Chapter_7_Exploring_Bivariate_Data.pdf - SQQS1033 Data...

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SQQS1033 Data Exploratory and Generalisation lyf Nov’1 4 Page 1 Chapter 7 Exploring Bivariate Data Introduction From chapter 2 chapter 4, we learned how to graphically display and numerically describe sample data for one variable. Expand these techniques to cover sample data that involve two paired variables . For example: the relationship between age of an employee and his/her seniority in the company (Figure 7.1). Bivariate data - The values of two different variables that are obtained from the same population element. Each of the two variables may be either quantitative or qualitative. Three combinations of variable types can form by bivariate data: Both variables are qualitative Multiple bar chart One variable is qualitative and the other is quantitative Side by side box-plot Both variables are quantitative Scatter plot Scatter Plot A plot of all the ordered pairs ( x , y ) of bivariate data on a coordinate axis system. The input variable (independent variable), x , is plotted on the horizontal axis, and the output variable (dependent variable), y , is plotted on the vertical axis. Ordered one value, x , is always written first. Paired for each x value, there is corresponding y value from the same source. A scatter plot is a visual way to show the relationship between two quantitative variables . For example: If x is height and y is weight, then a height value and a corresponding weight value are recorded for each person.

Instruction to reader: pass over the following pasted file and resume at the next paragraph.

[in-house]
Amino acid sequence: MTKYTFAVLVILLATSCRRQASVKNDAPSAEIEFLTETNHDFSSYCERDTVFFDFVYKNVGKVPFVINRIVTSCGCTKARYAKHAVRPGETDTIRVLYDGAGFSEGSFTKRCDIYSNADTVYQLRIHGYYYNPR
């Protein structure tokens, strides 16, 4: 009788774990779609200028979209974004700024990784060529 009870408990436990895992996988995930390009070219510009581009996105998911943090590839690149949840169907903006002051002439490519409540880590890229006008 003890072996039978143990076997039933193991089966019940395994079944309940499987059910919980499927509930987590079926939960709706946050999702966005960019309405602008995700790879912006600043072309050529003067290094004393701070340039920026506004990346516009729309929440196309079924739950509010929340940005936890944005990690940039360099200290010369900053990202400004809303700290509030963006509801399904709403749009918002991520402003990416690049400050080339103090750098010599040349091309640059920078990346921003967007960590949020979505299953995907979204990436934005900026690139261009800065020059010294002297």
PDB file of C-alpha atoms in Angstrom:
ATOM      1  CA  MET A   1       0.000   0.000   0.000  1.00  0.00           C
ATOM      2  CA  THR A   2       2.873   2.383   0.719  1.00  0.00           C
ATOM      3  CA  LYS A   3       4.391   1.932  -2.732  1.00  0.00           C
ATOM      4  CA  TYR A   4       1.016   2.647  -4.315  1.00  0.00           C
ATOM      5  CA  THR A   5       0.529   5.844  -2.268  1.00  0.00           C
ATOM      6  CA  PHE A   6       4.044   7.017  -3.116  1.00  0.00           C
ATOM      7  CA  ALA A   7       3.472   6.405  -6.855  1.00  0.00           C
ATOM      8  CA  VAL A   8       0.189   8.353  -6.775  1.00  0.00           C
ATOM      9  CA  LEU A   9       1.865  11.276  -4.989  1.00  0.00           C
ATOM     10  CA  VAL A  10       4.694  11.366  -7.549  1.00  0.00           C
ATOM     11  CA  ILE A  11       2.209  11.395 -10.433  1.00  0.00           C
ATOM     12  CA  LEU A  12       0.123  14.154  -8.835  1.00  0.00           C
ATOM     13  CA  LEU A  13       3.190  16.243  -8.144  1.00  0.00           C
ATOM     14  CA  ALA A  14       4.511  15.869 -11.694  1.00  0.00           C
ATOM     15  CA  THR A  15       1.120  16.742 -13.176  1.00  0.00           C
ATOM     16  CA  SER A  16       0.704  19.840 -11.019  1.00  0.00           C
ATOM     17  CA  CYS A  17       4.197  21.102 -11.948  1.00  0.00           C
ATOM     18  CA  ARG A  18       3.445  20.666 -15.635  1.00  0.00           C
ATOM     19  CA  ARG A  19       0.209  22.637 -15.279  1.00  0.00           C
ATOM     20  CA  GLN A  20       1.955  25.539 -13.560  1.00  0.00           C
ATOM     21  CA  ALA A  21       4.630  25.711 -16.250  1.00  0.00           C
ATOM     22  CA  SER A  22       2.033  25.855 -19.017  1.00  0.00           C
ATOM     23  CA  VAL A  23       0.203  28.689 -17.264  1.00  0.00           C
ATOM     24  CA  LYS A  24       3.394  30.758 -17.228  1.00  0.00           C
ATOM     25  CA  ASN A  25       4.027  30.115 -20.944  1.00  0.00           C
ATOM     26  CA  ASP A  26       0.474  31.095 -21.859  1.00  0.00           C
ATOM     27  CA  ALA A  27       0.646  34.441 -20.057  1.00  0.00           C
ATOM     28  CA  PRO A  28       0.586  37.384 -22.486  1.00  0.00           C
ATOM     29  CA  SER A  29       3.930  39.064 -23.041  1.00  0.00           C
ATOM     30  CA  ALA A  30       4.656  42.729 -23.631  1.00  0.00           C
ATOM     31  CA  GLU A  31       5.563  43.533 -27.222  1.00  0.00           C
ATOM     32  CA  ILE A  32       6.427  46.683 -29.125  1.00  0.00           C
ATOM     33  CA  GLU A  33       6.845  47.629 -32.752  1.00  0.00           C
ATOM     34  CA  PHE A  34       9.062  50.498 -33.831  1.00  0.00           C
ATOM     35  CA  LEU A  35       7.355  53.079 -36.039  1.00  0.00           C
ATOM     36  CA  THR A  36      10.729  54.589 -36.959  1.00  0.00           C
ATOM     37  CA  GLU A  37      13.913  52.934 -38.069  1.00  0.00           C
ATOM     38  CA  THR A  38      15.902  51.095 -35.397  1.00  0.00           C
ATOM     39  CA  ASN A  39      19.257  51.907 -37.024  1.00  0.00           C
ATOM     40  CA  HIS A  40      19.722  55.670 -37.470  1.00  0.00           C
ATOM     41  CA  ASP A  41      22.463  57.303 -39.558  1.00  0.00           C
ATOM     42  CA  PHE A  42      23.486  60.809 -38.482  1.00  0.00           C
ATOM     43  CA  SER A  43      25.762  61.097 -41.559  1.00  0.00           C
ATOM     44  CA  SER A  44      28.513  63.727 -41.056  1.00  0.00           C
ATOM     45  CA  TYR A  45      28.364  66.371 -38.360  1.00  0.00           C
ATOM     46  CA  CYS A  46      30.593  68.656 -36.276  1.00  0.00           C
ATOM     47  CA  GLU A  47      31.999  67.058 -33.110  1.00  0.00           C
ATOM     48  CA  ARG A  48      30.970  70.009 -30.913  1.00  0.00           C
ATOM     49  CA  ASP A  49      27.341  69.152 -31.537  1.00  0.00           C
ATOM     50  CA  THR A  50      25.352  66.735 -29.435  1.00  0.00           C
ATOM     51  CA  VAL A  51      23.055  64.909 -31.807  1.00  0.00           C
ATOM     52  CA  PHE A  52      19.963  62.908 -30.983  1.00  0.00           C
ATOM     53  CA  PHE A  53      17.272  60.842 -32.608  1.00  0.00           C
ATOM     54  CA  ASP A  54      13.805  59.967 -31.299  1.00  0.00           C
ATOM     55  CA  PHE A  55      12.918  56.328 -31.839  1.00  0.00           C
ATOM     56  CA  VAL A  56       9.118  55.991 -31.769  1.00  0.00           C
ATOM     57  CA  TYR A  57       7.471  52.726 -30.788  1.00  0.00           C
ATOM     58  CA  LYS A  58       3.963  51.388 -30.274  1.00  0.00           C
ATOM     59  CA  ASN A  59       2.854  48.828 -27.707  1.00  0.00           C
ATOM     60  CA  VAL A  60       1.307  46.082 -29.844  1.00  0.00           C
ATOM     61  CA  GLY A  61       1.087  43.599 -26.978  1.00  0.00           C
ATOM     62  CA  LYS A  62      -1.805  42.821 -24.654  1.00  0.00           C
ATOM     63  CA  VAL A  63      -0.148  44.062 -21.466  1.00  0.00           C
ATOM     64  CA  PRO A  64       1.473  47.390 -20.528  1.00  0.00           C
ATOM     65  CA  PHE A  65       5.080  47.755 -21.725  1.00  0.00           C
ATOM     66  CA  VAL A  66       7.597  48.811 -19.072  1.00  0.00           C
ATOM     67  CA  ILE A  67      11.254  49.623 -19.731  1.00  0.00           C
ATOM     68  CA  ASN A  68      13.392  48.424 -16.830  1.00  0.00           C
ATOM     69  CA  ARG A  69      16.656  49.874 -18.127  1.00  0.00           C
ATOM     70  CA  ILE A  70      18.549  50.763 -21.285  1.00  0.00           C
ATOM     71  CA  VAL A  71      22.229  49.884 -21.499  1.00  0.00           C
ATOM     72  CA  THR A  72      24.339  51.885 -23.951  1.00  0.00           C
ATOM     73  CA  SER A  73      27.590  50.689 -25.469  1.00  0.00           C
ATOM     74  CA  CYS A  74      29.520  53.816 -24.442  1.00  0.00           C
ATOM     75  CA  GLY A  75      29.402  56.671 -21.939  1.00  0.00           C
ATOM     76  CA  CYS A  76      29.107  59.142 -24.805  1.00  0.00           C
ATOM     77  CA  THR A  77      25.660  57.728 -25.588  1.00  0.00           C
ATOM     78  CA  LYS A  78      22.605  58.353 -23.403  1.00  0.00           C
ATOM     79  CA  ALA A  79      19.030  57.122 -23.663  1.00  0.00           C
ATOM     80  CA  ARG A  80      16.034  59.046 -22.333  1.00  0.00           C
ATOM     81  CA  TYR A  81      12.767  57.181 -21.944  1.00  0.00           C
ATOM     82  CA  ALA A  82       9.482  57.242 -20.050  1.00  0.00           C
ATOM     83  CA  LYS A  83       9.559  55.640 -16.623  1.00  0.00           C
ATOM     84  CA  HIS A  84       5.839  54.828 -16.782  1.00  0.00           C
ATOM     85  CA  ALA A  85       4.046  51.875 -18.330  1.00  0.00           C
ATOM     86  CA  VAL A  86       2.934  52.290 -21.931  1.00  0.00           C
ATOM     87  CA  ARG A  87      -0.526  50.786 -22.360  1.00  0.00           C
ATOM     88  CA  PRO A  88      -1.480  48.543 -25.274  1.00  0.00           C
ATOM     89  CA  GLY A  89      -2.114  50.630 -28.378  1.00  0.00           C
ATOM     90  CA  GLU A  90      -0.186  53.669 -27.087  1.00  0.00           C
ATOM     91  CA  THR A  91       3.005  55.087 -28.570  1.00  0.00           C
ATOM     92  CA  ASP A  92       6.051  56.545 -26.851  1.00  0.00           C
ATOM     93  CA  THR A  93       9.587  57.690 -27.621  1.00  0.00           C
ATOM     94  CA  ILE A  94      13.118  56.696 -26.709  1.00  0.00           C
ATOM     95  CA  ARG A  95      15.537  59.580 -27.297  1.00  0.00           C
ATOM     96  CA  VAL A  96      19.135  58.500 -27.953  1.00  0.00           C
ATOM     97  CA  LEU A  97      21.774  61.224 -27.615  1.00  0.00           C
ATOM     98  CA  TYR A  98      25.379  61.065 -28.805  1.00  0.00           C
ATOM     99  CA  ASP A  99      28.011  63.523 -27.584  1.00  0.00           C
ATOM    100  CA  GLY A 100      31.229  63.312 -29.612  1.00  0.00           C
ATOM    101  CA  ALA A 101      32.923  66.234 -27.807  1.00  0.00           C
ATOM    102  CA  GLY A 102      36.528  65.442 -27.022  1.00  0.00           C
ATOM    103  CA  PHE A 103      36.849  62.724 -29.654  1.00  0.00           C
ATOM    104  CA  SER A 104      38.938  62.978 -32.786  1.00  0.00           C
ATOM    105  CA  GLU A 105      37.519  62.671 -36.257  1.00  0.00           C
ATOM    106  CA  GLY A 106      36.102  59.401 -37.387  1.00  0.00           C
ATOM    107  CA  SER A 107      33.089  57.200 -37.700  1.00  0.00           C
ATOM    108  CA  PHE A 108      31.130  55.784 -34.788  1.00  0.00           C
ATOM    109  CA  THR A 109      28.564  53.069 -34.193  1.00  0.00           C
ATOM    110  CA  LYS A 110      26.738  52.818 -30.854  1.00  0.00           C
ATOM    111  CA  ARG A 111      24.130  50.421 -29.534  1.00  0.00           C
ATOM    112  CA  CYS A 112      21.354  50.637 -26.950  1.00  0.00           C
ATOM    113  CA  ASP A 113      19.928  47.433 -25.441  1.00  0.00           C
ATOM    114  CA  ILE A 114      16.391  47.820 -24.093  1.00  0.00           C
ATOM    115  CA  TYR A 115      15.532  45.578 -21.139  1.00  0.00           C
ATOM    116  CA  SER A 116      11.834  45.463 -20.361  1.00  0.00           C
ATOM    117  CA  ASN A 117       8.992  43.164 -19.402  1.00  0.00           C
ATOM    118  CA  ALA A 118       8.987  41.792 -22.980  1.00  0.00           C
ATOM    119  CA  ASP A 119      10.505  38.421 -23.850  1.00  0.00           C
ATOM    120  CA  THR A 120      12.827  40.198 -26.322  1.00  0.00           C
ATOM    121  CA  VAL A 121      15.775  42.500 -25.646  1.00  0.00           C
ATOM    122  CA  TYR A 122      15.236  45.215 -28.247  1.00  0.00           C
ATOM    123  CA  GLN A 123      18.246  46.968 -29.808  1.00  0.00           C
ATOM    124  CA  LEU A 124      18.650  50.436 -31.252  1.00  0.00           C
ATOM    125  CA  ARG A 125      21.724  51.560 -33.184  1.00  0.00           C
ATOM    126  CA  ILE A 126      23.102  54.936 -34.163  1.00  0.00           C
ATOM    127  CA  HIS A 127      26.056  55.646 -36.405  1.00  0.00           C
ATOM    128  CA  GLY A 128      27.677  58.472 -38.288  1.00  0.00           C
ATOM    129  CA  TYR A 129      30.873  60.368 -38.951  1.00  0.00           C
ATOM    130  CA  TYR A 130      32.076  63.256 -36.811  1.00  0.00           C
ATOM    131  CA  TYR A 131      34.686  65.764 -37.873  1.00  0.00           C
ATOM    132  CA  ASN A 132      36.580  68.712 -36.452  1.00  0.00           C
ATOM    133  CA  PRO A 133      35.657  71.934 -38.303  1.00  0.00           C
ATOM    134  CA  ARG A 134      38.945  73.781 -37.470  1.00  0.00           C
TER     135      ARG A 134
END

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SQQS1033 Data Exploratory and Generalisation lyf Nov’1 4 Page 2 Figure 7.1 Example of scatter plot Describing the Pattern in a Scatter Plot For the distribution of a single quantitative variable , “ shape, center and spread ” is a useful summary. For bivariate quantitative data , the summary becomes “ shape, trend and strength ”. In describing a scatter plot, be sure to cover the following: Case and variables (what exactly does each point represent?) Shape Linearity: Is the pattern linear (scattered about a line) or curved? Cluster: Is there just one cluster, or is there more than one?
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  • Spring '16
  • Covariance and correlation, Non-parametric statistics, Spearman's rank correlation coefficient, SQQS1033 Data Exploratory

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